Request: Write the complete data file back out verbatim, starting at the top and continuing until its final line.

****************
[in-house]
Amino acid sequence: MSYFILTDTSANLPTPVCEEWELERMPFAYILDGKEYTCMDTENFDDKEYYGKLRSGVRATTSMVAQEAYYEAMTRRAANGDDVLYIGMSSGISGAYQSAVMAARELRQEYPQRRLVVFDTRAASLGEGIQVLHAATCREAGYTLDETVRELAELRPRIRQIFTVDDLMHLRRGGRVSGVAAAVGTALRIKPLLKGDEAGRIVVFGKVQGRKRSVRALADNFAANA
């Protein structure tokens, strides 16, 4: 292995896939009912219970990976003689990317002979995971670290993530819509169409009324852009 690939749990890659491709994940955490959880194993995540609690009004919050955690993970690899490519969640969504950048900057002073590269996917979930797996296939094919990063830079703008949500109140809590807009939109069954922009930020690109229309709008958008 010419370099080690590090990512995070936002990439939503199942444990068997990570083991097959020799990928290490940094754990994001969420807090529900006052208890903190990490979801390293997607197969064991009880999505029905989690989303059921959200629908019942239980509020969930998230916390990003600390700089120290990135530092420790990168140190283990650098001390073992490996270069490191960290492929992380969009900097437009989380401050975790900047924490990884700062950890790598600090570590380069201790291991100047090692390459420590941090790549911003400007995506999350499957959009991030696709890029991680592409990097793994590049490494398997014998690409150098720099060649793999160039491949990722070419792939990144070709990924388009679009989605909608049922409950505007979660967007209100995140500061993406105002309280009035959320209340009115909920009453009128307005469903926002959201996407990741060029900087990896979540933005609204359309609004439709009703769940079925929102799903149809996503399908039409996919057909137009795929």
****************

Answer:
[in-house]
Amino acid sequence: MSYFILTDTSANLPTPVCEEWELERMPFAYILDGKEYTCMDTENFDDKEYYGKLRSGVRATTSMVAQEAYYEAMTRRAANGDDVLYIGMSSGISGAYQSAVMAARELRQEYPQRRLVVFDTRAASLGEGIQVLHAATCREAGYTLDETVRELAELRPRIRQIFTVDDLMHLRRGGRVSGVAAAVGTALRIKPLLKGDEAGRIVVFGKVQGRKRSVRALADNFAANA
């Protein structure tokens, strides 16, 4: 292995896939009912219970990976003689990317002979995971670290993530819509169409009324852009 690939749990890659491709994940955490959880194993995540609690009004919050955690993970690899490519969640969504950048900057002073590269996917979930797996296939094919990063830079703008949500109140809590807009939109069954922009930020690109229309709008958008 010419370099080690590090990512995070936002990439939503199942444990068997990570083991097959020799990928290490940094754990994001969420807090529900006052208890903190990490979801390293997607197969064991009880999505029905989690989303059921959200629908019942239980509020969930998230916390990003600390700089120290990135530092420790990168140190283990650098001390073992490996270069490191960290492929992380969009900097437009989380401050975790900047924490990884700062950890790598600090570590380069201790291991100047090692390459420590941090790549911003400007995506999350499957959009991030696709890029991680592409990097793994590049490494398997014998690409150098720099060649793999160039491949990722070419792939990144070709990924388009679009989605909608049922409950505007979660967007209100995140500061993406105002309280009035959320209340009115909920009453009128307005469903926002959201996407990741060029900087990896979540933005609204359309609004439709009703769940079925929102799903149809996503399908039409996919057909137009795929």